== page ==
A couple with two children and an annual income of $500,000 would pay about $19,577 in state taxes and collect about $4,400 in dividends.
Under this plan, the total annual withdrawals from the Permanent Fund would be limited to 4.75 percent of the market value of the entire fund.
One-third of that amount would go to dividends, while two-thirds, about $1.5 billion to begin with, would go to the general fund to pay for state services, covering about half of the deficit.
Something similar to this two-part plan stands a good chance of passing the House. The Senate is likely to accept a Permanent Fund draw and dividend reduction but kill the income tax, which would set up a stalemate over what constitutes a balanced fiscal plan.
A stalemate would put the Permanent Fund at greater risk, increase the chances that the Constitutional Budget Reserve will be depleted and lead the bond ratings agencies to lower the state's credit rating.
The tax portion of the House bill is fairly simple. On Form 1040 it would be "15 percent of line 56, plus 10 percent of line 13," said Homer Republican Rep. Paul Seaton, who played a key role in establishing the House coalition to deal with the fiscal problem.
The "10 percent of line 13" refers to a tax on capital gains, which is one of the more contentious elements of the plan, along with the $25 minimum tax, which could be cumbersome to collect from 100,000 people.
I think it would make more sense to do away with the minimum tax and cut the dividend by $25.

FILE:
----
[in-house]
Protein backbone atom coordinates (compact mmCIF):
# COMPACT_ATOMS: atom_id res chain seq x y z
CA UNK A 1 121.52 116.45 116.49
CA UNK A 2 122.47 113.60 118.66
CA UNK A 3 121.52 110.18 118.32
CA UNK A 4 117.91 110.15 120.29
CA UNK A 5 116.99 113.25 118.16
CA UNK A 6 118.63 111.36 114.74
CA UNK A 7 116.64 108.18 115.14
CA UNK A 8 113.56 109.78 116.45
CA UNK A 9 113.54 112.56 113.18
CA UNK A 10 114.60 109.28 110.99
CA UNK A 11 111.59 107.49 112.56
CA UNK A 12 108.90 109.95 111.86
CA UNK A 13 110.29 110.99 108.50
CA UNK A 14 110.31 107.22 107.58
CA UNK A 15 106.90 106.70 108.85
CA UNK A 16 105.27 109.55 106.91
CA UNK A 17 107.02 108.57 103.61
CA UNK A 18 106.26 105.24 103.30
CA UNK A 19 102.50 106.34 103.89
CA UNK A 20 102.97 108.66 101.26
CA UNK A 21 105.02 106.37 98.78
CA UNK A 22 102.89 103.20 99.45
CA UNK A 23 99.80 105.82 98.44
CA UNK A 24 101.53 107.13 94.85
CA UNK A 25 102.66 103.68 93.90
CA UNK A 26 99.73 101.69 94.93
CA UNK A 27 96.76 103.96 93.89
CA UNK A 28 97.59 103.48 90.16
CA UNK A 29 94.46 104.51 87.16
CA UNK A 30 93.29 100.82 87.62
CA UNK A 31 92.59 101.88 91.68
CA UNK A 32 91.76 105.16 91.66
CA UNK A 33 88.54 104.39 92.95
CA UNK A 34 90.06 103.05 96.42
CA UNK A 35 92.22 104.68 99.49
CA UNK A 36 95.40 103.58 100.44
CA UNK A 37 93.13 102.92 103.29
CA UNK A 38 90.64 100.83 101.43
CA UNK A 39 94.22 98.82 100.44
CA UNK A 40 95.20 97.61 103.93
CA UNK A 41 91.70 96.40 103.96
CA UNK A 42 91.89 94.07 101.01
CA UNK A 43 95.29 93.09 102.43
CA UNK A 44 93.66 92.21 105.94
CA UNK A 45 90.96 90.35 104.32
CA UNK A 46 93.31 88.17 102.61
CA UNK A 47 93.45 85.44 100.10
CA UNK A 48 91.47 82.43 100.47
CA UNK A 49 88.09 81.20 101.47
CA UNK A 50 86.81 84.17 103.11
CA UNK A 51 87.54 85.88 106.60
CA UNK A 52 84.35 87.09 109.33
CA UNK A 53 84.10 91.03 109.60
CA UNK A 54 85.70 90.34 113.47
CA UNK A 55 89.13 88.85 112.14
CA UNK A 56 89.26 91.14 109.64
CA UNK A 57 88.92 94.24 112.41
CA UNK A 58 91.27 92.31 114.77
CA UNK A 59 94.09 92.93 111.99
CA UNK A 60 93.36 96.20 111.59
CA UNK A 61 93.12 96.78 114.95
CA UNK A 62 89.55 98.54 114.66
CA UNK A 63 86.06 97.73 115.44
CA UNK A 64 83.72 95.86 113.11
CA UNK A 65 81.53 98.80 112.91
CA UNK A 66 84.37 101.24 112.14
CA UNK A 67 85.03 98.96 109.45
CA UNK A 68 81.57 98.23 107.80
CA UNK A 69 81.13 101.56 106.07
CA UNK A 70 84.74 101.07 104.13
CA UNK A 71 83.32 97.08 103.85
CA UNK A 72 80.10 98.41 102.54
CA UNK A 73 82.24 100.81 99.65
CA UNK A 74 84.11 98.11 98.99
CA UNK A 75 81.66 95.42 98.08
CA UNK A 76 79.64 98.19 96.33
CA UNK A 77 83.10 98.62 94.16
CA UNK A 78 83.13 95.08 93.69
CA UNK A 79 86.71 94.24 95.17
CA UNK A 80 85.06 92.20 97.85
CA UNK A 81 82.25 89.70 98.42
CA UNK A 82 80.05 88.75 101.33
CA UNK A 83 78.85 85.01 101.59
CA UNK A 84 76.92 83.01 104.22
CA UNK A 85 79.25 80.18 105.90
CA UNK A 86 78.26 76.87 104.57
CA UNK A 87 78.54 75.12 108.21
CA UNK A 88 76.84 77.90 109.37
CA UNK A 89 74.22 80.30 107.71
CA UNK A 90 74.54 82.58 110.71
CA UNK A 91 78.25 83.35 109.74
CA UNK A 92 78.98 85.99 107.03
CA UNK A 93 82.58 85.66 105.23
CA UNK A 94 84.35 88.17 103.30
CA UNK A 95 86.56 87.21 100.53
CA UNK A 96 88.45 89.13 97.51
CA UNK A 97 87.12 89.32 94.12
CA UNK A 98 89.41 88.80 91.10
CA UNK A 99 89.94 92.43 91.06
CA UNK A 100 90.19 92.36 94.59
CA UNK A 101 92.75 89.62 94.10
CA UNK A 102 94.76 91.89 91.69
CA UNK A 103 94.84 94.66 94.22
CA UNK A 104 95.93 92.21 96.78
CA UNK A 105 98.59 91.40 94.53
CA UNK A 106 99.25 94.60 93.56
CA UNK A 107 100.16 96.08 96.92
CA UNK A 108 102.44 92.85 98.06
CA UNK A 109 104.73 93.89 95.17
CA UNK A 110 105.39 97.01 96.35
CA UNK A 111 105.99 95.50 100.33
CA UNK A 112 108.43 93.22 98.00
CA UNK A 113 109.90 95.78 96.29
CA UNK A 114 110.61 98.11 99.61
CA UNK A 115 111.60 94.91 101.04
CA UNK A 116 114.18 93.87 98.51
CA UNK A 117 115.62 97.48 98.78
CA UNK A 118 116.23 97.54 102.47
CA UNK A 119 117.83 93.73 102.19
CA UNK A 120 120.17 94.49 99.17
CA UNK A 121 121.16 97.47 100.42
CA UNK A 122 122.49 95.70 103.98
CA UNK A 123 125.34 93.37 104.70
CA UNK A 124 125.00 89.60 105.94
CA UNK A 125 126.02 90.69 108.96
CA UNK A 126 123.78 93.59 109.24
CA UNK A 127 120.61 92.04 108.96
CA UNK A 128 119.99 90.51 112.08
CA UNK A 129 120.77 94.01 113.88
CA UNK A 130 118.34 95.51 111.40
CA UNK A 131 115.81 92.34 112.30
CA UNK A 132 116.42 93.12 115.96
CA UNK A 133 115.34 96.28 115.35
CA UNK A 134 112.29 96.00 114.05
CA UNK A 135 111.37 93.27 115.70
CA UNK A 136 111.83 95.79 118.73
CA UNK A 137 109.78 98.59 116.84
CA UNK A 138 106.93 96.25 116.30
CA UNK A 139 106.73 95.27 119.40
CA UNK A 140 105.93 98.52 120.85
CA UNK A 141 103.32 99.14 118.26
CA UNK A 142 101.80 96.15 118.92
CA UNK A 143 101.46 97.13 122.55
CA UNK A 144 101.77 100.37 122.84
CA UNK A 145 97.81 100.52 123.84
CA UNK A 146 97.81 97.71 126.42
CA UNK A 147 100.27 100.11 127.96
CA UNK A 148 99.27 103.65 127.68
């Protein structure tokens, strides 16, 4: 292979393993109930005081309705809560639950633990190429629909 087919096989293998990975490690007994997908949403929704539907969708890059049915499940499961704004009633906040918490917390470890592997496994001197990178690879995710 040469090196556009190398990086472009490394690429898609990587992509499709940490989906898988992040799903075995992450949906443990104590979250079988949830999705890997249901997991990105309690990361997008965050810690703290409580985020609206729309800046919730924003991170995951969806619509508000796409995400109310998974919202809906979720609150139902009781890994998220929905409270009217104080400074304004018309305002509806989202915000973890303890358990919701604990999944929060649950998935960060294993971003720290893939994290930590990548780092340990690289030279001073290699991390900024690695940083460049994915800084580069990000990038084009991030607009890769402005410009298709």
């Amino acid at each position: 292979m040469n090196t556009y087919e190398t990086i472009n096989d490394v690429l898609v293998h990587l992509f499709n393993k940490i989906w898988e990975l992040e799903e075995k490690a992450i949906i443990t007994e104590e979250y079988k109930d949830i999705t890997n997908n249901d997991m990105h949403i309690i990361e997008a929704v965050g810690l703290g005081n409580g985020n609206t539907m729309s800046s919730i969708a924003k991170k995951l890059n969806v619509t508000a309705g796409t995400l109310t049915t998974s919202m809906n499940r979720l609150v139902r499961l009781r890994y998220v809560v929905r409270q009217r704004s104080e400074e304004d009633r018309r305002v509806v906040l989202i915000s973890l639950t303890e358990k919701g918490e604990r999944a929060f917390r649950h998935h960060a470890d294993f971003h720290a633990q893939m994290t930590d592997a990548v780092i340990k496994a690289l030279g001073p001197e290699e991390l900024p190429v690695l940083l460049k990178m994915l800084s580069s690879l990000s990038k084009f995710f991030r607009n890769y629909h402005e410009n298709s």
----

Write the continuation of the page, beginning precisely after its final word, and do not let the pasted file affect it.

The 15 percent tax approach would avoid a long and complicated fight about exemptions, deductions and tax brackets.
Under this plan, Alaska would have the third lowest state income tax in the United States, tied with Louisiana behind Arizona and North Dakota, according to the Institute on Taxation and Economic Policy.
The effective Alaska tax rate would be about 1.5 percent of income, compared to 1.2 percent in North Dakota and 1.4 percent in Arizona.
One big difference with those other states is that North Dakota and Louisiana have a 5 percent state sales tax. Arizona has a 5.6 percent state sales tax.
The income tax would raise an estimated $640 million annually but the tax would be deductible from federal taxes. Alaska taxpayers with higher incomes would be able to write off about $100 million that way, the institute estimated. About $70 million would be paid by non-residents working in Alaska.
The state estimates it would need about 45 full-time employees and 15 part-time employees to handle the processing, in part because the Department of Revenue expects that about 75,000 of 400,000 returns would be filed on paper, so the data would have to be entered manually.
A lot of people have sent letters about this bill already and the committee continues to take written testimony on the financial plan. Send comments to email@example.com.
Columnist Dermot Cole can be reached at firstname.lastname@example.org.